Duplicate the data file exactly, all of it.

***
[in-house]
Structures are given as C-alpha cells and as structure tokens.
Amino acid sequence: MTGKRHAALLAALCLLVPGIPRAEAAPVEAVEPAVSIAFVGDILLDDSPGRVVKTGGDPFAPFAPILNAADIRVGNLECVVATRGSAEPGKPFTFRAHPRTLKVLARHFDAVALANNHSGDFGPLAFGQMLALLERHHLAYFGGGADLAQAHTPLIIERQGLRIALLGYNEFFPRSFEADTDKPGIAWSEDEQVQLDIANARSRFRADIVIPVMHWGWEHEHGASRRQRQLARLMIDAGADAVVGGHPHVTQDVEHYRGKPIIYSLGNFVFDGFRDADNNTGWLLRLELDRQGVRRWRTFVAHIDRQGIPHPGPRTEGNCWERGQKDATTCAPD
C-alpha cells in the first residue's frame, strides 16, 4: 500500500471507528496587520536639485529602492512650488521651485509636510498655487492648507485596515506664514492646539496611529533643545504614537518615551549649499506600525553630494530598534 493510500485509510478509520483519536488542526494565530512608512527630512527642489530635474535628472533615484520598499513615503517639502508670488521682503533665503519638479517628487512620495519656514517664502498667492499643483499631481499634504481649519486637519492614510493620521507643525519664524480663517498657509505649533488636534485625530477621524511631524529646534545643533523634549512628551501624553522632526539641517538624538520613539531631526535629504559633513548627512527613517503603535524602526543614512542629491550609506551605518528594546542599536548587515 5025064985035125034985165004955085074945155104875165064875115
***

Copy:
[in-house]
Structures are given as C-alpha cells and as structure tokens.
Amino acid sequence: MTGKRHAALLAALCLLVPGIPRAEAAPVEAVEPAVSIAFVGDILLDDSPGRVVKTGGDPFAPFAPILNAADIRVGNLECVVATRGSAEPGKPFTFRAHPRTLKVLARHFDAVALANNHSGDFGPLAFGQMLALLERHHLAYFGGGADLAQAHTPLIIERQGLRIALLGYNEFFPRSFEADTDKPGIAWSEDEQVQLDIANARSRFRADIVIPVMHWGWEHEHGASRRQRQLARLMIDAGADAVVGGHPHVTQDVEHYRGKPIIYSLGNFVFDGFRDADNNTGWLLRLELDRQGVRRWRTFVAHIDRQGIPHPGPRTEGNCWERGQKDATTCAPD
C-alpha cells in the first residue's frame, strides 16, 4: 500500500471507528496587520536639485529602492512650488521651485509636510498655487492648507485596515506664514492646539496611529533643545504614537518615551549649499506600525553630494530598534 493510500485509510478509520483519536488542526494565530512608512527630512527642489530635474535628472533615484520598499513615503517639502508670488521682503533665503519638479517628487512620495519656514517664502498667492499643483499631481499634504481649519486637519492614510493620521507643525519664524480663517498657509505649533488636534485625530477621524511631524529646534545643533523634549512628551501624553522632526539641517538624538520613539531631526535629504559633513548627512527613517503603535524602526543614512542629491550609506551605518528594546542599536548587515 5025064985035125034985165004955085074945155104875165064875115